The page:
I have heard of the Qiantang Tidal Bore, which is the biggest in the World. The largest in Europe is that on the River Severn in South West England, which is highest near the equinoxes - a website details times and height predictions. I attach some pictures from a few years ago taken near a pub, conveniently located near a good viewing site. The bore is particularly popular with surfers, and I believe the world record for longest wave ride was recorded there.
WILD ROSES Wild Fruit - before the birds eat them ! I've been told by other walkers that further along you can only smell wild Jasmine. On the waters edge - where these grow - can best be described as a cool climate. With the onshore breeze off the river it rarely passes above 21c / 70f. So about the same climate as your Mountain rose. The smell really takes you by surprise - like walking into a small room holding a large "Women's Institute"meeting ! Perfume overload !
My favourite time to visit attractions is May-June-July. Before the little monsters are released on school vacation. Liverpool has hundreds of things to do - no exaggeration ! Here's 128 to go on with http://www.tripadvisor.co.uk/A...seyside_England.html Liverpool makes a good hub for visiting nearby Chester with its 2,000 year old Roman Walls and Tudor Buildings. The River Dee and North Wales. All using local public transport - mostly trains. You can get a flight, Liverpool - Dublin from...
One last set of clues before the "reveal" on Tuesday: 1) A major river flows near (but not through) this place 2) The photo does not demonstrate the scenery this place is most known for Do you know where Gumbo is?
Still no correct solution, so time for some clues. 1) Yes, PortMoresby, that is a Canadian flag on top of the building (but, does that mean it's in Canada????) 2) It is close to an important river and surrounded by more than 1000 acres of parkland Does that help you figure out where Gumbo is?
Well, here's a bit to add, about the largest place in South America where the Euro is in use: French Guiana, which is technically a part of Metropolitan France (even Presidential candidates visit to drum up the vote!). Therefore, the bridge completed in 2011 and scheduled to open for traffic next month over the Oyapock River, will be the first permanent road connection between France and Brazil! More information HERE .
The River Seine drains an area of about 30,000 square miles. When it rains for weeks - almost non-stop - anyone who lives near a natural River knows what to expect. "Experts" just like to add to the misery. Does someone pay these people ?
Actually, part of the problem is that the Seine, like many others, is no longer a "natural" river. It's had its banks turned into walls, its flood plains turned from farms to cities, and more. And that requires, yes, experts to figure out how we can live with that when it rains. In the U.S., we have a similar issue with the Mississippi River, which has been so altered that floods that once spread over wide areas of land or were contained in marshy areas, and which fed fresh soil to farms and...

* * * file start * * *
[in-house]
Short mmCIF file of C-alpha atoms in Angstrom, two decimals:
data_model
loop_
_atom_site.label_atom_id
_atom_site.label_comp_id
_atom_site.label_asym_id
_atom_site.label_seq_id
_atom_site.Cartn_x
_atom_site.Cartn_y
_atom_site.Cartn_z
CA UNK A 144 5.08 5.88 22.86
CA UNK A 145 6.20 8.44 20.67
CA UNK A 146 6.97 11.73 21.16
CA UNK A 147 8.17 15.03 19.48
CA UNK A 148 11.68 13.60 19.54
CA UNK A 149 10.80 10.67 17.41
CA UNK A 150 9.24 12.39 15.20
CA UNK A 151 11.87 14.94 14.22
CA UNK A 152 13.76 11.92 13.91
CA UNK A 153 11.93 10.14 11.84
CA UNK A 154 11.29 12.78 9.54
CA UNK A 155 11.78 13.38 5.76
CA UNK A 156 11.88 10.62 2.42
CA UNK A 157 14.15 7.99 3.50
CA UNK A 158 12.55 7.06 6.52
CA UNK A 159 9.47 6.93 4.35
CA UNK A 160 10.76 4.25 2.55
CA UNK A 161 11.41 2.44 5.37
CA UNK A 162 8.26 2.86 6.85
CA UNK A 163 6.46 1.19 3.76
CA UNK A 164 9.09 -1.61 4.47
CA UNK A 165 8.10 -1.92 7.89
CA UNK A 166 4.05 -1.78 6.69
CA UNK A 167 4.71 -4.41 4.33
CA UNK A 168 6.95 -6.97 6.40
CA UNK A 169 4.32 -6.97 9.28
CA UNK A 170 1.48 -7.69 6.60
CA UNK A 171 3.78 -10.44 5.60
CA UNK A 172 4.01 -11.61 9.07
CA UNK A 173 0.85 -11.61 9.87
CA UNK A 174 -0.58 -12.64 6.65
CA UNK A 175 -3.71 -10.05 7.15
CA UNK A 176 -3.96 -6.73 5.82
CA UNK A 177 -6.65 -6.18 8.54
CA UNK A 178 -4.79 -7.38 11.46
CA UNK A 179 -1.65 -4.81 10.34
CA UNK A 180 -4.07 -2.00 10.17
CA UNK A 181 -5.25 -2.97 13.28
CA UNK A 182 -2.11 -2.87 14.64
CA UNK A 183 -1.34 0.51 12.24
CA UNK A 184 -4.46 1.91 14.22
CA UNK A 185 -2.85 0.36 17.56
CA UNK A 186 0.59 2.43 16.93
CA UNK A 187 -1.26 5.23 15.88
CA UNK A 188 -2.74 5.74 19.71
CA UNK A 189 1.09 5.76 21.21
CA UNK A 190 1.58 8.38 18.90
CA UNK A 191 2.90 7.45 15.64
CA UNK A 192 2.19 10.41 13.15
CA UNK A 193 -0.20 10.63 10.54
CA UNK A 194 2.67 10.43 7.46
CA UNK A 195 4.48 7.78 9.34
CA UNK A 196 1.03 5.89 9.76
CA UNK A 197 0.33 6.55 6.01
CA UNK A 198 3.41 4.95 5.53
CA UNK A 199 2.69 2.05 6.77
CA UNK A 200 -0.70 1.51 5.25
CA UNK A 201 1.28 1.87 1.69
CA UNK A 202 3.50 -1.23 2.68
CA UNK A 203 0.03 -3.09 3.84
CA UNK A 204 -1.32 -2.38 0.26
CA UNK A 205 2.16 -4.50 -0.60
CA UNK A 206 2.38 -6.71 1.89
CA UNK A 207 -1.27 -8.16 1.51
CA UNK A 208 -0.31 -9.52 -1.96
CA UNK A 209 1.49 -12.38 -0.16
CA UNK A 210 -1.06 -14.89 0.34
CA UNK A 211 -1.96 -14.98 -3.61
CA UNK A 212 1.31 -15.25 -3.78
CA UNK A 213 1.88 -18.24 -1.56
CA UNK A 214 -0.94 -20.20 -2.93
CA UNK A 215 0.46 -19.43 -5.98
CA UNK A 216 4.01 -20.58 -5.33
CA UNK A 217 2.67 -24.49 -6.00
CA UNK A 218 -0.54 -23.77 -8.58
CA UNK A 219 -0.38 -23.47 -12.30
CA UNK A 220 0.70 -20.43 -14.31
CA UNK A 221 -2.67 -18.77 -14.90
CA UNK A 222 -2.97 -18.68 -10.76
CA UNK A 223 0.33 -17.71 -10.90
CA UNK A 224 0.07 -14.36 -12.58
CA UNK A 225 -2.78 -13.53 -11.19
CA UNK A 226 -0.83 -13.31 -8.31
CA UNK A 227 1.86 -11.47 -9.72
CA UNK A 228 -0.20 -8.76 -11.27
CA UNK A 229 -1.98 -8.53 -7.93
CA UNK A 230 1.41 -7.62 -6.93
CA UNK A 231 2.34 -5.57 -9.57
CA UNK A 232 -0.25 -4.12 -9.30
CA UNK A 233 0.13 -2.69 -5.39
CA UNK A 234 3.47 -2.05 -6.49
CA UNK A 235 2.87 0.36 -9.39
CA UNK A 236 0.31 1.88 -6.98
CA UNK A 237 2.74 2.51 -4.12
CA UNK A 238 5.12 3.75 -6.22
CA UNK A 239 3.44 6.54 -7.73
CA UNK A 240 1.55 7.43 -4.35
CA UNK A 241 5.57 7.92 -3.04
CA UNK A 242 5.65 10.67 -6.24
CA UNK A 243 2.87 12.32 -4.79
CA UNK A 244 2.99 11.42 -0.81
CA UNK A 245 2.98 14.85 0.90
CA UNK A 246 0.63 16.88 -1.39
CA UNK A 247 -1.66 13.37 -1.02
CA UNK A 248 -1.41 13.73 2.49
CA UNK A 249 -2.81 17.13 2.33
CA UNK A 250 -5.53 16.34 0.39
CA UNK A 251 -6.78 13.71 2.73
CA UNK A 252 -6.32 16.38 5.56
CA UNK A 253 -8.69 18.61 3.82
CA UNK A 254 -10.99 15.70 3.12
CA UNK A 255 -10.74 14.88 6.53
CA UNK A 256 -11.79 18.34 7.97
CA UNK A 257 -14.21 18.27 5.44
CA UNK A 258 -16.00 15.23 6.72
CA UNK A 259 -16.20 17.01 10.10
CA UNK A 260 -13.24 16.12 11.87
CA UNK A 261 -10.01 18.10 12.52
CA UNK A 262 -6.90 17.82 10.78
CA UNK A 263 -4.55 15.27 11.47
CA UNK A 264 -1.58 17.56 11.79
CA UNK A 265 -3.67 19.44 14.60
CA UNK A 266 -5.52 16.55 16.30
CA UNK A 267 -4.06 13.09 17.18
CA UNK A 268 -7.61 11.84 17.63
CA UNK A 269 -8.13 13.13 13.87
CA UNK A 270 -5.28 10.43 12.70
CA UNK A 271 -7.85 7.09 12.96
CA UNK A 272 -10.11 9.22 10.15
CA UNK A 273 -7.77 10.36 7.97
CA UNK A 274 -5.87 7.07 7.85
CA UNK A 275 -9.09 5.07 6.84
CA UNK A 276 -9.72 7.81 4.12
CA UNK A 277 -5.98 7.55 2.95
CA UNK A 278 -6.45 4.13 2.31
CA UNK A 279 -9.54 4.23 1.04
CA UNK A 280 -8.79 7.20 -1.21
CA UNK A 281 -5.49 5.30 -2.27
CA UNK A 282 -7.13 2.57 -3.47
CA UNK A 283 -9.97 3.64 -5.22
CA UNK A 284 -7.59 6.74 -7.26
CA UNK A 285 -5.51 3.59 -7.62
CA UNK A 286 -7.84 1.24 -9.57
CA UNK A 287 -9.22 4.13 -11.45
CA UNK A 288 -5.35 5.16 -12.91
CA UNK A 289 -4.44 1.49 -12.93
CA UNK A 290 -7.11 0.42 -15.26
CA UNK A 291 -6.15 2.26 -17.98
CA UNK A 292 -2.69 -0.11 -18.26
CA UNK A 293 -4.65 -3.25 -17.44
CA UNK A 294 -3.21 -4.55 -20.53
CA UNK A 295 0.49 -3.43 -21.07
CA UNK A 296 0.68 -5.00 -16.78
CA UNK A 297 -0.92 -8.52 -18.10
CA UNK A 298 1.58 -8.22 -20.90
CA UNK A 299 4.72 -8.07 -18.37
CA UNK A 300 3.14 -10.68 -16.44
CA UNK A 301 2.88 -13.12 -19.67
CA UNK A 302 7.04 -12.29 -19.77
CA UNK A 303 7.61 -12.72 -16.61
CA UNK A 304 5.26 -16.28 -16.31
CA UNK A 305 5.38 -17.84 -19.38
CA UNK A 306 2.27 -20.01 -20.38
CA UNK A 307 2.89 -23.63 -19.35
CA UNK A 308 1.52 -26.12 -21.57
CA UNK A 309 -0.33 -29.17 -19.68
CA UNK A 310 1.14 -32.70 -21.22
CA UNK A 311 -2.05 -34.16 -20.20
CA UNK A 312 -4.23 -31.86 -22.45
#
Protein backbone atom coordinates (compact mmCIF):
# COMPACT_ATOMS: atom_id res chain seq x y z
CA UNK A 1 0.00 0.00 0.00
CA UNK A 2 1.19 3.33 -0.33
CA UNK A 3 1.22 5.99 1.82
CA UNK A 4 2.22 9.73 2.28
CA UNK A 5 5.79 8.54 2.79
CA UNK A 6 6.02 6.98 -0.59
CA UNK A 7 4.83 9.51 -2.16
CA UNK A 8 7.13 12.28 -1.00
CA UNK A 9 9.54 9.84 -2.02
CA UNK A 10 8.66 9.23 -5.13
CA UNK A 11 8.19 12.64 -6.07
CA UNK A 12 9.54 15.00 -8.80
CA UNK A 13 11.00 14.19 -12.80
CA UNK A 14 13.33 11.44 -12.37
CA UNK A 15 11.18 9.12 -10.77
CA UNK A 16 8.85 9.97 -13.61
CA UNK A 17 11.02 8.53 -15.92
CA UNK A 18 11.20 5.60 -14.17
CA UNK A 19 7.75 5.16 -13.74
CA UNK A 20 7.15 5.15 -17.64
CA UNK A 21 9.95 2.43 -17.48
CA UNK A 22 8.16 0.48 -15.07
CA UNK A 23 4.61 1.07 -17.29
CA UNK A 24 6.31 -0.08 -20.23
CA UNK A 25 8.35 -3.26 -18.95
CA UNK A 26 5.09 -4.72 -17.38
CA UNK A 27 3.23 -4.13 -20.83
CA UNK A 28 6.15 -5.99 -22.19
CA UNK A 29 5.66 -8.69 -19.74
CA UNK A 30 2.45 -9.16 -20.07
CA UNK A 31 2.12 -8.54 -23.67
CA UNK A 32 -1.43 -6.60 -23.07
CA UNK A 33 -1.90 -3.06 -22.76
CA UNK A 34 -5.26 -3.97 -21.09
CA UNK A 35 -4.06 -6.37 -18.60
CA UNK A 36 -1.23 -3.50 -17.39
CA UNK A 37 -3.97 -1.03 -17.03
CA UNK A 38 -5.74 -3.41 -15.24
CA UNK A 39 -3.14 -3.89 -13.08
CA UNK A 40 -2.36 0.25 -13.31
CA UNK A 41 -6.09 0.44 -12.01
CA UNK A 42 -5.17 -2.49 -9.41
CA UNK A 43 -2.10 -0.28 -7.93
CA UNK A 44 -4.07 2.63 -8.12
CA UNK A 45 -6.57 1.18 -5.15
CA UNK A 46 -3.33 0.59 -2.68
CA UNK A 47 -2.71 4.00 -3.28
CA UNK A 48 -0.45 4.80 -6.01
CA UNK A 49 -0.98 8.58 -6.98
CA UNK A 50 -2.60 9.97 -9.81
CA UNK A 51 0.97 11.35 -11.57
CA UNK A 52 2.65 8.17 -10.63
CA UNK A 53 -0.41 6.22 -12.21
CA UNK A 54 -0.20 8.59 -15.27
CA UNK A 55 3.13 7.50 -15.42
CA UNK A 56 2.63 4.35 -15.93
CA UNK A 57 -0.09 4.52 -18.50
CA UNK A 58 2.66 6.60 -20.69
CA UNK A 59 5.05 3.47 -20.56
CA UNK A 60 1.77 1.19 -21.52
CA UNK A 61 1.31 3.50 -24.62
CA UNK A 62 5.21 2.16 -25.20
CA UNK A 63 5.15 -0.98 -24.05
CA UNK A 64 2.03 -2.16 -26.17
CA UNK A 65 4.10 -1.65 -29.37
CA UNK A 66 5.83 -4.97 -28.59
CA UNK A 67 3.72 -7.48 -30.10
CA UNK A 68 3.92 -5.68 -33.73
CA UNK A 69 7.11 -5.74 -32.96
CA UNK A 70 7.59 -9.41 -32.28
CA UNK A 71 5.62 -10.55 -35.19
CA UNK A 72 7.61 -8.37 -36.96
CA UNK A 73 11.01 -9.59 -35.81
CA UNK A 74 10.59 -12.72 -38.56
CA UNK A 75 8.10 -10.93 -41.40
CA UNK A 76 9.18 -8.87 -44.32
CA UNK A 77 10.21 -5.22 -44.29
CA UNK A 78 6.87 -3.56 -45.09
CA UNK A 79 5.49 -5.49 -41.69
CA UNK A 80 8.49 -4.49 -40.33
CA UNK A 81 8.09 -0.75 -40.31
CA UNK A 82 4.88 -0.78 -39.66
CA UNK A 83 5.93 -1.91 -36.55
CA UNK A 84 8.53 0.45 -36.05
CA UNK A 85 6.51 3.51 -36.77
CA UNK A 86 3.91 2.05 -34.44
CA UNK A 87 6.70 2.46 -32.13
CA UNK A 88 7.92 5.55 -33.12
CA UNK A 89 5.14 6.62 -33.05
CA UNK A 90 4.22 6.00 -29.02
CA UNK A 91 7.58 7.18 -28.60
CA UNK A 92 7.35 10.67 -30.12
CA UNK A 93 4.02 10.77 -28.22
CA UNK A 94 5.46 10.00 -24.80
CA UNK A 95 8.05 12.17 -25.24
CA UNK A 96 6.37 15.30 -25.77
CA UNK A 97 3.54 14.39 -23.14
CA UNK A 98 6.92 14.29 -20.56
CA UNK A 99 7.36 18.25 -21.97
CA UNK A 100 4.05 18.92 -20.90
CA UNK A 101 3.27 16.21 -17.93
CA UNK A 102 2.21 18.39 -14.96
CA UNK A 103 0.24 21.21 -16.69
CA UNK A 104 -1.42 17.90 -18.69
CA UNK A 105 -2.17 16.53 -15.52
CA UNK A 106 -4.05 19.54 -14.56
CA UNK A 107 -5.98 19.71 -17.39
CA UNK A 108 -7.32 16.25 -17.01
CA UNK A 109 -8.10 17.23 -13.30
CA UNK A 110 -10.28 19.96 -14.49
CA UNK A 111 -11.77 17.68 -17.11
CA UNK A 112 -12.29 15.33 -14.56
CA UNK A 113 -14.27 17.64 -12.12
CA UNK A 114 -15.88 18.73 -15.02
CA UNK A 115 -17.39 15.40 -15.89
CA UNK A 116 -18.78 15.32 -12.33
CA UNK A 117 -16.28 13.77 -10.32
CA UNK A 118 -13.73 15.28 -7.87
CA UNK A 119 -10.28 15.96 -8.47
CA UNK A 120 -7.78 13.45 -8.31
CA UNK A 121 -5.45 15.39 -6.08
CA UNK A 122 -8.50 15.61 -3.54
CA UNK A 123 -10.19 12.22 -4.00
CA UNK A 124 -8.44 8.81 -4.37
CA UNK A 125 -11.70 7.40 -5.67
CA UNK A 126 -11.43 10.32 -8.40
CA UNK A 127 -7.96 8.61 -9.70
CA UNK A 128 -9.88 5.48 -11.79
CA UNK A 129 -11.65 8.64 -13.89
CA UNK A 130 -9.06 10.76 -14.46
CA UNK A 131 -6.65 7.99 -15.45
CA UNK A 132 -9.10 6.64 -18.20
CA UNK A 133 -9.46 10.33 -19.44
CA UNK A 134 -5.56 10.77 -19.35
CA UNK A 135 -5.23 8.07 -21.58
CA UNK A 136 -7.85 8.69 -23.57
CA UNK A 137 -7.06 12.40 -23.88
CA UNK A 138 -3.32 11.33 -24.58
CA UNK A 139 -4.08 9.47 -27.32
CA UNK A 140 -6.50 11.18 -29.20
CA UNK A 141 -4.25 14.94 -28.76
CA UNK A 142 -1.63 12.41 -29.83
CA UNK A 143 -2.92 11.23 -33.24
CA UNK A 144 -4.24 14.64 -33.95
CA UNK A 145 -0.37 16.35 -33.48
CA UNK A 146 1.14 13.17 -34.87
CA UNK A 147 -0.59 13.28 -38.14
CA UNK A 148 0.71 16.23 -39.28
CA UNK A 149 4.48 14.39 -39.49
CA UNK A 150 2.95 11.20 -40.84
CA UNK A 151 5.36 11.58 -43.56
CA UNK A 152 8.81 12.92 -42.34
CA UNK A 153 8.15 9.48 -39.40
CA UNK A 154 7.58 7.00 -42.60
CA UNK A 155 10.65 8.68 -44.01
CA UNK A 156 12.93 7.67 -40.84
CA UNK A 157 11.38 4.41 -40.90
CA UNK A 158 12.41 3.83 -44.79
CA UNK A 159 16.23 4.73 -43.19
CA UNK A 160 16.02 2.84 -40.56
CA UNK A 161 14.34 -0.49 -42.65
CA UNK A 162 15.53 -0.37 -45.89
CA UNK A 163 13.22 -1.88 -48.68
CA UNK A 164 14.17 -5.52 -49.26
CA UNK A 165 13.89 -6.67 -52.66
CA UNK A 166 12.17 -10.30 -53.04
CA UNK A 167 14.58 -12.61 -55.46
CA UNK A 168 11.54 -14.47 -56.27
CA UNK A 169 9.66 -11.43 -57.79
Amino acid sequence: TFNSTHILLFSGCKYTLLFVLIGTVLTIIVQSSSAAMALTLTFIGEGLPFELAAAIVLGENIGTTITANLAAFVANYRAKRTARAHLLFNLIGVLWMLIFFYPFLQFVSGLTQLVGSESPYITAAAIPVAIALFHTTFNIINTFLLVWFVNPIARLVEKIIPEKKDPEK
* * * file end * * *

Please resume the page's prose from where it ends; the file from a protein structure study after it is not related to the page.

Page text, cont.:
Such places have a much deeper impact, even, than the actual lives lost. It is an example of what Alisdair Maclean called 'cultural erosion'. Places, activities, landmarks all lost to future generations from the memories of those gone. I remember discovering a small forgotten Jewish cemetery at Tokay, Hungary on the confluence of the Tisza and Bodrog rivers. Many locals had no knowledge of it a mere 300 metres (across the river) from the main street.
Looked up one more. The one with the river barge is taken from Heidelberg looking across the Neckar River. I was able to match up some of the structures from then and now. I once tried to rent a top floor apartment on that side of the river back in 1990.
My first thought was the Guggenheim Museum in Bilbao, but from what I remember, it was on a river, not a harbour. I still favour a fishing port with some yachts, possibly in Northern Spain. However, I may be literally half a world away!
To answer some of the questions raised and hopefully move this along, here's some new info: 1) Jonathan L, of these two countries is correct. But we need something more specific than that. 2) Mac, you are one of the most traveled people I know so I believe you'd recognize any roof you'd seen before. And it is close to a major river 3) PHeymont, it's in a large city So where exactly is Gumbo?
I first visited Cesky Krumlov in 1995, when it was still being restored and the tower repainted, as it had deteriorated during the communist period. I would also advise anyone visiting the area also to see nearby Rozmberk, which is a pretty village with a quite impressive castle, but with far fewer tourists (First 2 pictures). Prague is rightly considered one of the most beautiful cities in Europe, but there is much more to see in the Czech Republic including Cesky Krumlov and South Bohemia.